A family farm drama, a domestic tragedy, a thriller, and a statement on nature and civilization, beautifully put together by writer-director Kimberly Levin.
Near the beginning of Colette’s novel Chéri, she gives her young lover a necklace with 49 pearls. We can imagine there is one pearl for every year of her age. Her lover is 24 years younger than she. Therefore, 25. Six years pass. In a way, the movie "Chéri" is about how 25 and 49 are not the same as 31 and 55. Colette tells us their tragedy is they were destined to be the only perfect love in each other’s lives, yet were not born on the same day.
The success of Stephen Frears’ film "Chéri" begins with its casting. Michelle Pfeiffer, as Lea de Lonval, is still a great beauty, but nearing that age when a woman starts counting her pearls. Rupert Friend, as her lover Chéri, is 27 and looks younger — too young to play James Bond, although he was considered. They are both accomplished actors, which is important, because "Chéri" tells a story of nuance and insinuation, concealed feelings and hidden fears.
Lea is a courtesan, currently without court. She has a lot of money and lives luxuriously. Chéri is the son of a courtesan, Charlotte Peloux (Kathy Bates). She and Lea have been friends for years; courtesans may be rich and famous, but they cannot really talk freely with women not like themselves. Lea was constantly in the life of her friend’s son, named Fred but called Chéri ("darling") by one and all. One day, Madame Peloux comes to her and asks her to take in the boy. She does not quite say (as Lee Marvin tells a whore in "Paint Your Wagon") "I give you the boy. Give me back the man," but she might as well have.
Chéri is far from a virgin, but he needs some reining in. It turns out he accepts Lea’s saddle quite willingly. What begins as lovemaking quickly becomes love, and they float in a perfumed world of opulent comfort, Lea paying all the bills. The two things a courtesan cannot ever do are really fall in love and reveal what she is really thinking. Lea fails at the first.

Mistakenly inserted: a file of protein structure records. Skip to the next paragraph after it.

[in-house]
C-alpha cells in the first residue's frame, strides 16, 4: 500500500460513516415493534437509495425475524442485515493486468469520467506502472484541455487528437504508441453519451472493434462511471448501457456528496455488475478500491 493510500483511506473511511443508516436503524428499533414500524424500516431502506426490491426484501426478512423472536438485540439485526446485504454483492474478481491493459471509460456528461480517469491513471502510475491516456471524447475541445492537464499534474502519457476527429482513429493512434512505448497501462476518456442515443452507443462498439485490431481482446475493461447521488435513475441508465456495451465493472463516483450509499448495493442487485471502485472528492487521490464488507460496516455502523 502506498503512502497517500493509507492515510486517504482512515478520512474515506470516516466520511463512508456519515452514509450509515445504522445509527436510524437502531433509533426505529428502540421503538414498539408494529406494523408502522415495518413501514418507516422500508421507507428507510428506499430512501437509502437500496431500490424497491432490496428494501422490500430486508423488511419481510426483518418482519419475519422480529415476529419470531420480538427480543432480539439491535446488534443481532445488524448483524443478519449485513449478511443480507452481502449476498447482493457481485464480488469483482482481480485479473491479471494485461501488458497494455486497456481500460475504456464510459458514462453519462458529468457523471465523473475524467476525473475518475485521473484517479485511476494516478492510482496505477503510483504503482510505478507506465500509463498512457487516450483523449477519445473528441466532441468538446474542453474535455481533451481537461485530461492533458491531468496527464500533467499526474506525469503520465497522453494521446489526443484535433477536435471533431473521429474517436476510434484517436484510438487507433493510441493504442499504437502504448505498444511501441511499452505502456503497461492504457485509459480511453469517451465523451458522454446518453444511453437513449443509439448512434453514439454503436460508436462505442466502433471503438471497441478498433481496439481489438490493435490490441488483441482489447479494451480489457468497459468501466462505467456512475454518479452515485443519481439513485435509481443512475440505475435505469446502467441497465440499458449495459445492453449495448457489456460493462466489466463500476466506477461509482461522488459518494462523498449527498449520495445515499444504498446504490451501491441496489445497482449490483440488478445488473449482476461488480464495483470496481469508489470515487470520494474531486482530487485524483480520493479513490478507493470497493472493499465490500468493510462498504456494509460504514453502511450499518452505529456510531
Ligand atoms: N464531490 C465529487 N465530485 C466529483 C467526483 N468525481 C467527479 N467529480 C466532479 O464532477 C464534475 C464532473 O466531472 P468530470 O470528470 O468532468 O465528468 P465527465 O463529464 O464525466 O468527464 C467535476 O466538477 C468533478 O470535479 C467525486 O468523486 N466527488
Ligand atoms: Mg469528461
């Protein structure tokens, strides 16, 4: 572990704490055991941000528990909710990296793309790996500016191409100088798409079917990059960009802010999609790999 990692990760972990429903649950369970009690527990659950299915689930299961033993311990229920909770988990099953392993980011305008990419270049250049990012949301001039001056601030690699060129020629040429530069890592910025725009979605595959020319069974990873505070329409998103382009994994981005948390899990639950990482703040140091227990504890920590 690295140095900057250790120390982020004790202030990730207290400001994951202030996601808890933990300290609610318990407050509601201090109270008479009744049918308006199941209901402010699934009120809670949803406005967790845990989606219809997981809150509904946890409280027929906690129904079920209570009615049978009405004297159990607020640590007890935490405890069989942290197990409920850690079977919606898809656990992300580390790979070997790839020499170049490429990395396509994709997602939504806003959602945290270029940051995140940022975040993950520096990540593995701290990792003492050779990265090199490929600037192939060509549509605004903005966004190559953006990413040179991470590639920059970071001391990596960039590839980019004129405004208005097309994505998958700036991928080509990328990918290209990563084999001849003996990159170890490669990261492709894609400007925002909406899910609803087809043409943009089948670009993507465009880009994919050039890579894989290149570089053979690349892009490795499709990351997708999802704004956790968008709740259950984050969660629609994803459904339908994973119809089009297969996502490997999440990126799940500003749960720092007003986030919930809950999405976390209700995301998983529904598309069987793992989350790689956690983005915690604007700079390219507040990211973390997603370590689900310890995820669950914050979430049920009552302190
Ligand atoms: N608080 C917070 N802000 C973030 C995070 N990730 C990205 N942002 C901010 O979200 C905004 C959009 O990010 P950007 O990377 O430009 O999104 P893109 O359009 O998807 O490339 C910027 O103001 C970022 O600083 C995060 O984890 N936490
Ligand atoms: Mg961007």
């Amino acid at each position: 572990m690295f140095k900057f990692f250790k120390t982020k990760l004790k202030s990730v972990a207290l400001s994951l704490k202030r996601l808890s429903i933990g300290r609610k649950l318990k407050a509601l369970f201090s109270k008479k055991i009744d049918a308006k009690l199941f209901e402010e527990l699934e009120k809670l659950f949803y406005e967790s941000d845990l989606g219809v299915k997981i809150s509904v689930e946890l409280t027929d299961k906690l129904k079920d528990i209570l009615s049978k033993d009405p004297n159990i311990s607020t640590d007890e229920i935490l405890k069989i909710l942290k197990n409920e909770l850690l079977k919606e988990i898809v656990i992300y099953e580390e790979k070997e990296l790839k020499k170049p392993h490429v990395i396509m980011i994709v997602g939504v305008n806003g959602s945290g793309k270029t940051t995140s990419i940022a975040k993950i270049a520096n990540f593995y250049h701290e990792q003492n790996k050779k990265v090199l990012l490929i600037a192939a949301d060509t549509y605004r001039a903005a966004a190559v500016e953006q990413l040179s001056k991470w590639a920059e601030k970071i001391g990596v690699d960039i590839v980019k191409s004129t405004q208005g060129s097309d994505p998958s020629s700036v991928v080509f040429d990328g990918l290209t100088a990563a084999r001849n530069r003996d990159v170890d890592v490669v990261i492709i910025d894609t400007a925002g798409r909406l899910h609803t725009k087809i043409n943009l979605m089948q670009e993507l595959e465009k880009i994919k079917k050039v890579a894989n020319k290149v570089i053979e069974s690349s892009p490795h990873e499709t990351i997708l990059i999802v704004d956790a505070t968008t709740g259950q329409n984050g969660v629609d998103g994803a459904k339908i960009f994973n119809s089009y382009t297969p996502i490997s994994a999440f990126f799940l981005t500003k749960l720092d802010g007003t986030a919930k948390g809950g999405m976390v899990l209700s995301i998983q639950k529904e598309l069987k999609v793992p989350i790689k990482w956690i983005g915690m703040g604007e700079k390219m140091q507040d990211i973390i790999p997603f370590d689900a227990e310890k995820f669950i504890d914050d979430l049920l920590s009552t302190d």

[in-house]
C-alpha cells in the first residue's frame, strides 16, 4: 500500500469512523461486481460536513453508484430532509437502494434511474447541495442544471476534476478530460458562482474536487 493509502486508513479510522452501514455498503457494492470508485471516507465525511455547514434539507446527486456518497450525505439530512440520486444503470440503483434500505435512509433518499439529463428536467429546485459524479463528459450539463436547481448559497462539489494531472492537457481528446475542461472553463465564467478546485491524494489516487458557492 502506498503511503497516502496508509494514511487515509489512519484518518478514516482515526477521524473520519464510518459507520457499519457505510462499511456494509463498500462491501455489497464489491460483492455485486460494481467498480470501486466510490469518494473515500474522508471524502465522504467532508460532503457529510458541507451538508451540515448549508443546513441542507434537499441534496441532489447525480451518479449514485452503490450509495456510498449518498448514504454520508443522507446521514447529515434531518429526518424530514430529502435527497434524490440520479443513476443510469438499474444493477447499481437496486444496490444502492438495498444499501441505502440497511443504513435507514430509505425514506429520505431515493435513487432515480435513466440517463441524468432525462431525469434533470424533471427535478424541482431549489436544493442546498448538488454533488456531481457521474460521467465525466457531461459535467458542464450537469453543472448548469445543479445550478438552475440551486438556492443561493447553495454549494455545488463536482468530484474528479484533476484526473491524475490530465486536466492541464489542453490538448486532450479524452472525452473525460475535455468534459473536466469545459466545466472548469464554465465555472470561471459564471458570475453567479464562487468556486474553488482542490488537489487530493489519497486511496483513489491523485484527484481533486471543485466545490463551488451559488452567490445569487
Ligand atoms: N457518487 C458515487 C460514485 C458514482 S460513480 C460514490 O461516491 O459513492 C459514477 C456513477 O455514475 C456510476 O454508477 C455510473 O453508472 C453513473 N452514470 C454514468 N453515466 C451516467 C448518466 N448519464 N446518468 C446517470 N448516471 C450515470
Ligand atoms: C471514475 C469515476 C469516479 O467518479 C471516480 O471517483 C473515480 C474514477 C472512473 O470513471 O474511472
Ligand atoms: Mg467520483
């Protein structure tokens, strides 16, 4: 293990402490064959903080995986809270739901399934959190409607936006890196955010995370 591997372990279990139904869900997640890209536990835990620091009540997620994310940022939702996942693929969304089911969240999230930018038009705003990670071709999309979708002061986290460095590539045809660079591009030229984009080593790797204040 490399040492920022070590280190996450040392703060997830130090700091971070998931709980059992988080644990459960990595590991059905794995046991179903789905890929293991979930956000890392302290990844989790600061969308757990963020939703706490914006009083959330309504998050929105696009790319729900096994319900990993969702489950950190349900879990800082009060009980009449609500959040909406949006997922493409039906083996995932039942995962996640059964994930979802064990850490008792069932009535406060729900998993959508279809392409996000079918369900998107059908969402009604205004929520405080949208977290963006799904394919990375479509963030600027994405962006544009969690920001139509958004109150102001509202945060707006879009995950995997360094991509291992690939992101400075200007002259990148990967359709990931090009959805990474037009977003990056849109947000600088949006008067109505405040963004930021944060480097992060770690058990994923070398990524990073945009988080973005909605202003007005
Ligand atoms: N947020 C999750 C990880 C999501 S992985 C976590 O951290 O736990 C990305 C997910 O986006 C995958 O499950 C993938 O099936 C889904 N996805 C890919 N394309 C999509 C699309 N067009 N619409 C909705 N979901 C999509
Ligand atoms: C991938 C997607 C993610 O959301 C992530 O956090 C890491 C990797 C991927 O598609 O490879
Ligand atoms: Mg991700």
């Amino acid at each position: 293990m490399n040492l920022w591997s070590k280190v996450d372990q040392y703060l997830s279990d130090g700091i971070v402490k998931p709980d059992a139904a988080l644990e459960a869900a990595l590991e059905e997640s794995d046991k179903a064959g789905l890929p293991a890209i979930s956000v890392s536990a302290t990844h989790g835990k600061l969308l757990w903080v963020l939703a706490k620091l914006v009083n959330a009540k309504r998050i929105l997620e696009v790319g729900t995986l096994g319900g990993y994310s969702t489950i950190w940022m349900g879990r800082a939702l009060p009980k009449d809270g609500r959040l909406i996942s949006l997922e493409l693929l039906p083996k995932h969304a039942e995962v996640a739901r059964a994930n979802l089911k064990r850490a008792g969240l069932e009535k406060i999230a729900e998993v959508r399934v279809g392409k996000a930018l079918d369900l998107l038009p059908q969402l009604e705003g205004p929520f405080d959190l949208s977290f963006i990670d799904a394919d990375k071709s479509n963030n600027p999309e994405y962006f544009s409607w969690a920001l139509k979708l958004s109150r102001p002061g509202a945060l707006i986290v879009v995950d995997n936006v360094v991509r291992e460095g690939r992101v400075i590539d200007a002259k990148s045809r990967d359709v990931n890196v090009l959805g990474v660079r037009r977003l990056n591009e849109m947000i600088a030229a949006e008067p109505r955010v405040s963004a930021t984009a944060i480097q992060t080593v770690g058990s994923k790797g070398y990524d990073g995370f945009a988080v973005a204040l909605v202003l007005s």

You need not be told what happens in the story, or how thoughtless and cruel Chéri can be when it suits him. Be content to know that Lea knows sooner and Chéri later that what they had was invaluable and irreplaceable. Chéri became Colette’s most popular book because of its air of describing familiar lives with detached regret, and that is the tone Frears goes for: This is not a tearjerker, but a record of what can happen when people toy with their hearts.
How well I remember that day in 1983 when I walked across Blackfriar’s Bridge in London and came upon an obscure little used book shop and inside discovered a set of the works of Colette, small volumes, bound in matching maroon leatherette, with cloth bookmarks. I have been in awe of her writing ever since. When Donald Richie, the great authority on Japanese cinema, was moving to a smaller flat in Tokyo and had to perform triage on his library, he gave away Shakespeare, because he felt he had internalized him, but could not bring himself to give away Colette.
Colette, who was 81 when she died in 1954, is probably best known to you as the author of Gigi. After leaving an unfaithful first husband, Colette, already a successful author, supported herself as a music hall performer, knew many courtesans in the era of La Belle Epoque, had affairs with women, shocked tout le monde with the first onstage kiss between two women, married the editor of Le Matin and was divorced at 51 after she had an affair with his 20-year-old stepson. So Chéri is not entirely a work of the imagination.
Colette’s many books are considered difficult to film because much of what happens is based on emotions rather than events. This is a challenge Frears and his screenwriter, the British playwright Christopher Hampton, have accepted. The film is about how to behave when you live at a distance from your real feelings. It is fascinating to observe how Pfeiffer controls her face and voice during times of painful hurt. It is bad to feel pain, worse to reveal it; a courtesan has her pride.
The performances seem effective to me, including Bates as Charlotte, who like many an older prostitute plays a parody of her profession. Laugh, and the world laughs with you. The cinematography by Darius Khondji and costumes by Consolata Boyle are meticulous in evoking decadence. The most emotional moments at the end occur off-screen and are related by the narrator (Frears himself). That is as it should be. Some things don’t happen to people. They happen about them.
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